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  5. "He remained in India."

"He remained in India."

Translation:Er blieb in Indien.

May 27, 2017



why akusitiv here? is it because through the course of time shows movement?


There is no accusative in this sentence.

er is in the nominative, and Indien is in the dative case. (But as with most nouns, you can't tell what case it's in because nouns don't usually change endings much.)


thanks for the great explanation. I thought it would be Im Indien but I guess because an article is not used for India the case is not visible.


That's right.

Most country names are neuter and are used without article; so you can only see the difference in masculine, feminine, or plural ones (e.g. der Irak, die Schweiz, die Niederlande).


Is it common to use "blieb" in everyday life? Or would you somehow say this in past perfect?


Er ist in Indien geblieben (present perfect, not past perfect) would be another way of saying this.

How often the simple past is used in German depends a bit not only the verb but also on where in Germany you're from (the simple past is generally used with more verbs in the north than in the south).


Mizinamo please explain to me why your sentence is " Er ist in Indien geblieben" Should it not be " ..........hat in Indien....."? I thought one used ist in the presnt perfect to indicate a change in location and haben for a change in condition. Also, why blieb and not bliebt in 3rd person past tense? German is still going to drive me to alcohol, bad women or suicide !!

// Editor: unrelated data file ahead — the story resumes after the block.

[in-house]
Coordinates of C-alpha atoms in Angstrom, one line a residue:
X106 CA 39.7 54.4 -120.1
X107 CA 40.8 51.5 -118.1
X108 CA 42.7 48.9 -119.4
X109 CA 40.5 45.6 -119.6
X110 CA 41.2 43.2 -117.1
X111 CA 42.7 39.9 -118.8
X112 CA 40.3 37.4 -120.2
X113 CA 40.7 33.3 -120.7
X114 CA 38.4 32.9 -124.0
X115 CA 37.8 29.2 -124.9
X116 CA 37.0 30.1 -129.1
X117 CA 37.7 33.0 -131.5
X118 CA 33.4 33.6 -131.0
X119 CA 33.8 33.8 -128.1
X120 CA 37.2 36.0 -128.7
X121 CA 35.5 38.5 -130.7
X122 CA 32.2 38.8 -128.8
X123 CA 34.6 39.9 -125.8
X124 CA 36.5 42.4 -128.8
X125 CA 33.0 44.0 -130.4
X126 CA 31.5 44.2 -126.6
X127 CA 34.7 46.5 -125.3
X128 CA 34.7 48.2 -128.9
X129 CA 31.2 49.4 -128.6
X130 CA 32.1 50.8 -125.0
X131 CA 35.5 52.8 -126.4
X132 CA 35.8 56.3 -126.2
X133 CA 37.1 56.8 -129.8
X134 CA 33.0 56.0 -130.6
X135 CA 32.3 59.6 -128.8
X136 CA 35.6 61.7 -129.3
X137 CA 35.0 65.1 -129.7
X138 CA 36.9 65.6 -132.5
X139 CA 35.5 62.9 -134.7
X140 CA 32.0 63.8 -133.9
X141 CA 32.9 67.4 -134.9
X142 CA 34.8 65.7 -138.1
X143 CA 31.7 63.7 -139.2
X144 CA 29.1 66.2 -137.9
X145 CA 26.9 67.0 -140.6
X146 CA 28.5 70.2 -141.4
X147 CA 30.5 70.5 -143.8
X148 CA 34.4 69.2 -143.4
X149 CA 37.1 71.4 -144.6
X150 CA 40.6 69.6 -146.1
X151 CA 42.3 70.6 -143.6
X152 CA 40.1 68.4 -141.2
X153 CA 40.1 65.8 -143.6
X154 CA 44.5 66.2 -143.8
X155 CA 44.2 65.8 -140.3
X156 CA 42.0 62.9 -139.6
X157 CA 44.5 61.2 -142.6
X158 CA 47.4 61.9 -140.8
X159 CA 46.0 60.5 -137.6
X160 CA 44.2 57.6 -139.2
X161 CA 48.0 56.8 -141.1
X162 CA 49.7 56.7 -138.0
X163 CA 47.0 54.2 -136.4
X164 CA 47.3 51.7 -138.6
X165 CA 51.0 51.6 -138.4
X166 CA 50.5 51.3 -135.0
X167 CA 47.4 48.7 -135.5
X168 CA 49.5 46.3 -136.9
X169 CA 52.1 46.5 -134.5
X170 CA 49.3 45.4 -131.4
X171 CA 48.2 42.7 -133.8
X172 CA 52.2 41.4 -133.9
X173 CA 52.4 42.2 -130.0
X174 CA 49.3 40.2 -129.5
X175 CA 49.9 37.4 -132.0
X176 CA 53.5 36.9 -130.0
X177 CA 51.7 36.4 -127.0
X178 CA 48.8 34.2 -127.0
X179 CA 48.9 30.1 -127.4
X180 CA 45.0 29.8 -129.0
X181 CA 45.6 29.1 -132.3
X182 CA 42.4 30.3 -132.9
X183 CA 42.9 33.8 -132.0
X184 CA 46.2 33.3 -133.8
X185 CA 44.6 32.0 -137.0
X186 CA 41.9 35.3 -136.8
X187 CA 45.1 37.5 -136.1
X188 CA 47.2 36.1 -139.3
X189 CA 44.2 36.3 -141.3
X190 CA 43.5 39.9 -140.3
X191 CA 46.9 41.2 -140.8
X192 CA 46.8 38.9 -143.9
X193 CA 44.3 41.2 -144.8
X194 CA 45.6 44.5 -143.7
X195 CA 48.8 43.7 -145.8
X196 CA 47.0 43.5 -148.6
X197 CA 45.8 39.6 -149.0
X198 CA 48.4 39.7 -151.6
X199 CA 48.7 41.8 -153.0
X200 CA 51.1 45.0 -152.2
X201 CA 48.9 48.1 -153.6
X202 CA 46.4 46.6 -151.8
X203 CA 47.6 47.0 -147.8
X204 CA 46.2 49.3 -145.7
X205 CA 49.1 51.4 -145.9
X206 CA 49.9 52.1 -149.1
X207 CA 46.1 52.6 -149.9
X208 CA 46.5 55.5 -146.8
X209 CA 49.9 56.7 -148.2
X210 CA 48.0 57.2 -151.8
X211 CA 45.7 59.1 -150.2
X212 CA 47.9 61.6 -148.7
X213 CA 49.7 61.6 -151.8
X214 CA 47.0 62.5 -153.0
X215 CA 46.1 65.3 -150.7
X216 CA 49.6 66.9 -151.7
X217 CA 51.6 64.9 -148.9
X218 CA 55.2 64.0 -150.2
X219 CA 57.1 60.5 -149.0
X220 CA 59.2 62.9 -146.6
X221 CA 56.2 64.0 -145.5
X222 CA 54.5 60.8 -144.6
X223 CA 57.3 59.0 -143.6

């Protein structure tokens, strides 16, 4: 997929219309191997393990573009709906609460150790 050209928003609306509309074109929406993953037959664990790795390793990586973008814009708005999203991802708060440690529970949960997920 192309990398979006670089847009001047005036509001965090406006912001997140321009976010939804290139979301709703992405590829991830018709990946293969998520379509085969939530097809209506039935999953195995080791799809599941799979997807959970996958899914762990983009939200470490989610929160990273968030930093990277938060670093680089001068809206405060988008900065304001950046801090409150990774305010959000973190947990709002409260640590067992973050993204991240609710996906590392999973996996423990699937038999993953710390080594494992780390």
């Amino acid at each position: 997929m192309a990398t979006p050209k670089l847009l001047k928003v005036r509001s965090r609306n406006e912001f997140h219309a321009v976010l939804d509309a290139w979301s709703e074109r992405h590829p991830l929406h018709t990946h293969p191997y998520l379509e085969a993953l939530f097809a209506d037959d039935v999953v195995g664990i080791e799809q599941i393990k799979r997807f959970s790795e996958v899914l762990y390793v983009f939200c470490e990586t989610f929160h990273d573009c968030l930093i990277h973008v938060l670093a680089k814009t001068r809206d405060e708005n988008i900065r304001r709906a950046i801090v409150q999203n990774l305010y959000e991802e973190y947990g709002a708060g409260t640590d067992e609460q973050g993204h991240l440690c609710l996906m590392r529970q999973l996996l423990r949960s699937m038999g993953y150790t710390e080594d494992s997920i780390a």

I don't know what the rules are, I just know that it's ist geblieben :)

I think, though, that the rules have to do with (a) being intransitive (having no direct object) and (b) often involving a change of location or state.

But ist gewesen, ist geblieben, though they involve rest and no motion or change also take ist.

(Some German speakers, mostly in the south, also say ist gestanden, though I say hat gestanden.)

Also, why blieb and not bliebt in 3rd person past tense?

More or less for the same reasons that we don't say "he tooked, he gaved, he stoled" -- German has strong verbs which form their past tense mostly just by changing the vowel (take/took, give/gave, steal/stole; bleiben/blieb, nehmen/nahm, geben/gab, stehlen/stahl) and weak verbs which form their past tense mostly with a dental ending (-ed in English, -t in German, e.g. fill/filled, füllen/füllte).

Some verbs don't fit neatly into those, e.g. bring/brought, bringen/brachte since they both change their vowel and add a dental ending.

Those two main types generally also correspond to differences in past participle: -en for strong verbs, -ed (English)/-t (German) for weak ones, e.g. "have taken, have given, have stolen", hat genommen, hat gegeben, hat gestohlen versus "has filled", hat gefüllt.


Just to make sure - 'bleiben' (with the e before the i) means to take, and 'blieb' (with the i before the e) means took?


Just to make sure - 'bleiben' (with the e before the i) means to take, and 'blieb' (with the i before the e) means took?

No. bleiben is "stay" and blieb is "stayed".

"take, took, taken" is nehmen, nahm, genommen.


Damn son!

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